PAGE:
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DUBLIN, Calif., Sept. 21, 2012 (GLOBE NEWSWIRE) -- Astex Pharmaceuticals, Inc. (Nasdaq:ASTX), a pharmaceutical company dedicated to the discovery and development of novel small molecule therapeutics, today announced that clinical development of amuvatinib (MP-470), a multi-targeted tyrosine kinase inhibitor that inhibits the mutant forms of c-Kit and PDGFR alpha and disrupts DNA repair likely through suppression of homologous recombination protein Rad51, has been discontinued.
Amuvatinib was being investigated in the Phase 2 ESCAPE (Tr
Cell lung cancer with
Amuvatinib in combination with
Etoposide) study. The study used a Simon 2-stage design with the primary objective in stage 1 of excluding the statistical probability with 90% confidence that the drug has less than 10% response rate in platinum refractory small cell lung cancer (SCLC) patients. Response evaluation by RECIST criteria showed 2 partial responses in the 21 evaluable patients of stage 1 (9.5% Response Rate). No new safety issues were identified, and biological markers studies are ongoing. There were several patients with prolonged stable disease. The results will be presented in a future scientific meeting.
"This clinical proof of concept (cPOC) amuvatinib trial was designed in two parts to define clinical activity and confirm clinical benefit and safety in combination with chemotherapy," said James S.J. Manuso, PhD, chairman and chief executive officer. "We have decided to end the clinical development of amuvatinib despite the favorable safety and preliminary clinical activity we observed in the first stage of this Phase 2 trial and in the earlier Phase 1b trial in combination platinum-etoposide based chemotherapy. We will consider the possibility of licensing the compound to any partners who would be interested in its further development."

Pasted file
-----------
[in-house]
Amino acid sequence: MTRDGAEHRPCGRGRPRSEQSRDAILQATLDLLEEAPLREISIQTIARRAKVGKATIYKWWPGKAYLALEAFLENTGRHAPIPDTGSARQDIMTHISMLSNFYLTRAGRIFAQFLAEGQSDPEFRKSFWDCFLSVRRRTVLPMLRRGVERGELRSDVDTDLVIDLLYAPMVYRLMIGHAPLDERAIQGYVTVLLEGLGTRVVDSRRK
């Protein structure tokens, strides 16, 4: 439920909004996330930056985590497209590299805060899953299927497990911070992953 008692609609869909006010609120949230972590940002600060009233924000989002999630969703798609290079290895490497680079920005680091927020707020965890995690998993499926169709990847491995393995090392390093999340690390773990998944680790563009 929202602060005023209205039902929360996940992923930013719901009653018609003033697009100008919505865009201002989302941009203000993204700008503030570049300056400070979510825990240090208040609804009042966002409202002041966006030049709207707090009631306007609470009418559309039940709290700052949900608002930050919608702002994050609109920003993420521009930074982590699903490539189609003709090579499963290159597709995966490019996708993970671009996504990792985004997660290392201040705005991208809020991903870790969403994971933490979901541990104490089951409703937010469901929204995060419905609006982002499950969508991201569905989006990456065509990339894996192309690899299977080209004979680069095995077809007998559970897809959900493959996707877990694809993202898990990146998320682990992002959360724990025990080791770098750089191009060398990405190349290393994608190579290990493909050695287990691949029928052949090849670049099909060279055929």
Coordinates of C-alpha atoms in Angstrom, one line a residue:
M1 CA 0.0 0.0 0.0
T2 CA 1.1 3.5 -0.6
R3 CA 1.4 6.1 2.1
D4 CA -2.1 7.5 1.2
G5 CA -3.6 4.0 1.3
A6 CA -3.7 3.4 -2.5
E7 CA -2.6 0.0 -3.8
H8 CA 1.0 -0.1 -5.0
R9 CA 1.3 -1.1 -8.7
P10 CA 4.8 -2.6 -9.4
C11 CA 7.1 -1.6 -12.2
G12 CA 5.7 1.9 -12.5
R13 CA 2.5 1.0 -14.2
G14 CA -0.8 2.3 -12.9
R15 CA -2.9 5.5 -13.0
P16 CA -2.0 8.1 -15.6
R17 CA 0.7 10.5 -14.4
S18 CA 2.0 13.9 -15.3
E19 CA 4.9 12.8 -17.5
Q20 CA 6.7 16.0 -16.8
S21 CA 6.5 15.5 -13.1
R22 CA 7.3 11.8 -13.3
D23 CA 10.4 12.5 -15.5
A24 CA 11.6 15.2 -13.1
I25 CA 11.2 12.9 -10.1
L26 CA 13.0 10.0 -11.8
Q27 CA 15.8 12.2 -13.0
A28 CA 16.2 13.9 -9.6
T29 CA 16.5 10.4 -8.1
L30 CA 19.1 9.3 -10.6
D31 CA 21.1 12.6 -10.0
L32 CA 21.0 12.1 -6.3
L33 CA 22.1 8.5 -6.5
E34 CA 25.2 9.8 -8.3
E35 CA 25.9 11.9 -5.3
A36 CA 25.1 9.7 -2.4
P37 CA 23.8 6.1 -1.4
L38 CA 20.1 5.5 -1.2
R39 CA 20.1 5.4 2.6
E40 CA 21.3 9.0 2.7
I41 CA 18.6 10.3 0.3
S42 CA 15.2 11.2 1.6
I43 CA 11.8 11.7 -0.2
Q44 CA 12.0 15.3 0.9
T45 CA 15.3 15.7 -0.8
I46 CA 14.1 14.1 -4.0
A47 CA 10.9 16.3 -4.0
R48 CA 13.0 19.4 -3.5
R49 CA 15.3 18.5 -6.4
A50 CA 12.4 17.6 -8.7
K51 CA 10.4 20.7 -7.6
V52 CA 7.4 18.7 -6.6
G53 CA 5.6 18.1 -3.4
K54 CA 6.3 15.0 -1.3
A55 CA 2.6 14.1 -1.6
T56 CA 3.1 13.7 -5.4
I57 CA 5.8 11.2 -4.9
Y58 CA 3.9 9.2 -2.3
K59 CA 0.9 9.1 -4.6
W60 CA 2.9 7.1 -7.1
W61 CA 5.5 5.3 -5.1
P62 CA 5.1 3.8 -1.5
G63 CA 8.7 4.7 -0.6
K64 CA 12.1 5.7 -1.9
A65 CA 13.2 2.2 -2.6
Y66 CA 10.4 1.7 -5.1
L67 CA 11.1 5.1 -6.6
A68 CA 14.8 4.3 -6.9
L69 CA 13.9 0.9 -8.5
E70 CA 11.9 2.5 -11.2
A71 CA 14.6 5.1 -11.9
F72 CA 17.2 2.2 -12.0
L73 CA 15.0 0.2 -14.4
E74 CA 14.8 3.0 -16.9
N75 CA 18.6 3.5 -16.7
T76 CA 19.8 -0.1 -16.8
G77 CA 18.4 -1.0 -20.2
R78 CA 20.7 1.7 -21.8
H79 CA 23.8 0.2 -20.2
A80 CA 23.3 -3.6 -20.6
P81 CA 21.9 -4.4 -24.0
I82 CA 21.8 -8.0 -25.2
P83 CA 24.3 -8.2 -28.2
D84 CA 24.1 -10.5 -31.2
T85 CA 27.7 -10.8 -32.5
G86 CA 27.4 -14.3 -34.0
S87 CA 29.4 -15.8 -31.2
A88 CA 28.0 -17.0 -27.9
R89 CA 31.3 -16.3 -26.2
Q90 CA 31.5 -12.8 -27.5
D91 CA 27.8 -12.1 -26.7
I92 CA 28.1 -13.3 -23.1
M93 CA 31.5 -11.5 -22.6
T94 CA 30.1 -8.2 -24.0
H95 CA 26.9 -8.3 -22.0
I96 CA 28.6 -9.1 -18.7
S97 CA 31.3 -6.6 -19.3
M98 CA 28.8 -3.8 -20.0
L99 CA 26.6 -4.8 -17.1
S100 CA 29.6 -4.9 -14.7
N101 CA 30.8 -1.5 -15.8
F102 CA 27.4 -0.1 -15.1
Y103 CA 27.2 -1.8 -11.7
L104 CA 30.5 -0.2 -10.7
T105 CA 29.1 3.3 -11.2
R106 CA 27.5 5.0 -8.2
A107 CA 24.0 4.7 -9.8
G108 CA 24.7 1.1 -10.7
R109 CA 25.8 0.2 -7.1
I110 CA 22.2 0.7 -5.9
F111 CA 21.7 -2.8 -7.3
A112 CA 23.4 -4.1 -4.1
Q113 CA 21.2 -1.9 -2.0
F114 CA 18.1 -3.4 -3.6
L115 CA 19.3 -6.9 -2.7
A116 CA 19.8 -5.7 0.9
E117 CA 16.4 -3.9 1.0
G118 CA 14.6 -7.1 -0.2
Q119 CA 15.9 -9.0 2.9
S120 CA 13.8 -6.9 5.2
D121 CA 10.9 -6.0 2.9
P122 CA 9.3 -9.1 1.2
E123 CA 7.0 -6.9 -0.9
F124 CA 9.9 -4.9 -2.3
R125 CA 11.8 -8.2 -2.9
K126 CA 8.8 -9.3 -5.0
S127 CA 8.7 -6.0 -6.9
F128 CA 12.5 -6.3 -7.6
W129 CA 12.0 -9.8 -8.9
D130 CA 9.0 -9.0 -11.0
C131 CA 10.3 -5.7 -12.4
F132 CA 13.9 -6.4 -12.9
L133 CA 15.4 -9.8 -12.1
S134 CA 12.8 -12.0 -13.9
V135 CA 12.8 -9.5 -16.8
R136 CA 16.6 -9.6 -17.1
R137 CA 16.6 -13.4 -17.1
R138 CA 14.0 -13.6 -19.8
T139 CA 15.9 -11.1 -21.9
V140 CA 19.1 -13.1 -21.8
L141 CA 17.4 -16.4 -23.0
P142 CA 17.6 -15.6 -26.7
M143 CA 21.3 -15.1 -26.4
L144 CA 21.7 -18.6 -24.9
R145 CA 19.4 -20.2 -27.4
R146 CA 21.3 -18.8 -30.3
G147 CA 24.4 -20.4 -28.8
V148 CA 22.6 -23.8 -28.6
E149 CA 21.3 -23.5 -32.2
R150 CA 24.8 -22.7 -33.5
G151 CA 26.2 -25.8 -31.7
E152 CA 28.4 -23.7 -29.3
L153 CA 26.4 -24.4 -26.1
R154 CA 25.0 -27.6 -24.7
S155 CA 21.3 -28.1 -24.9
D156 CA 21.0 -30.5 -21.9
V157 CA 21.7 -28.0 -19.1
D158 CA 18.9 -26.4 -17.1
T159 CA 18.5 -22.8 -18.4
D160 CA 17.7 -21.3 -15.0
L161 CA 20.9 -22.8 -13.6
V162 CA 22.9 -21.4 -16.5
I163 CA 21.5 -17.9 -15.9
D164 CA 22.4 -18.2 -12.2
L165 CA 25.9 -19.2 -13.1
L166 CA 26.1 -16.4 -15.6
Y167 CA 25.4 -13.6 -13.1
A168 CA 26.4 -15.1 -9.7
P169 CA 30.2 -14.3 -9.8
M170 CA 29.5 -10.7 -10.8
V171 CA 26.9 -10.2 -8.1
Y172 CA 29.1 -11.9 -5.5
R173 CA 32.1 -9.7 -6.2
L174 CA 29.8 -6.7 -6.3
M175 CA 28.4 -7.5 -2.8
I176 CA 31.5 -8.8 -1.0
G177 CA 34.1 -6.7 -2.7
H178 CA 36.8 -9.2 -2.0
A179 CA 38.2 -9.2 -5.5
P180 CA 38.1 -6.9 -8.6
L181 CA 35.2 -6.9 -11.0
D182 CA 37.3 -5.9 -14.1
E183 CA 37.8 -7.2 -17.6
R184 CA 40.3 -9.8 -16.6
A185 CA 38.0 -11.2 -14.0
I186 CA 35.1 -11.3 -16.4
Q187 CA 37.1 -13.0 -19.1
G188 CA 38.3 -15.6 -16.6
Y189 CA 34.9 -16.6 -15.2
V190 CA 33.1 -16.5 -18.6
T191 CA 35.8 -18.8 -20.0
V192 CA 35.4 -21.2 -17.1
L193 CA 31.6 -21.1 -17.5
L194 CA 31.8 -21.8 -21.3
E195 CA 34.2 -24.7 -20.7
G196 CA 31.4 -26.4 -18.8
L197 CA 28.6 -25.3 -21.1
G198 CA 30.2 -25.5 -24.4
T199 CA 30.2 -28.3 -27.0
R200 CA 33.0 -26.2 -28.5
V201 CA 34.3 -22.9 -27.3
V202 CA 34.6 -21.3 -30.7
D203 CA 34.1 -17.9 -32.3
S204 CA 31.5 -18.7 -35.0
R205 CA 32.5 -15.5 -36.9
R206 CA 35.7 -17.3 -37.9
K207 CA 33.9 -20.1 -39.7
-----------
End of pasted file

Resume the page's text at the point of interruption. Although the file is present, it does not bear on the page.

"Amuvatinib's performance in the clinic was promising in the Phase 1b combination trial with DNA damaging agents," said Mohammad Azab, MD, chief medical officer. "There is no effective treatment for SCLC patients with truly platinum-refractory disease similar to the patients enrolled in this study. While some clinical activity was observed, the ESCAPE study response rate in stage 1 fell short of fully meeting our pre-specified primary endpoint. Consistent with our corporate strategy to move into advanced clinical stages only those agents that meet our pre-specified primary endpoints in the cPOC stage, we decided to discontinue the internal development of this program."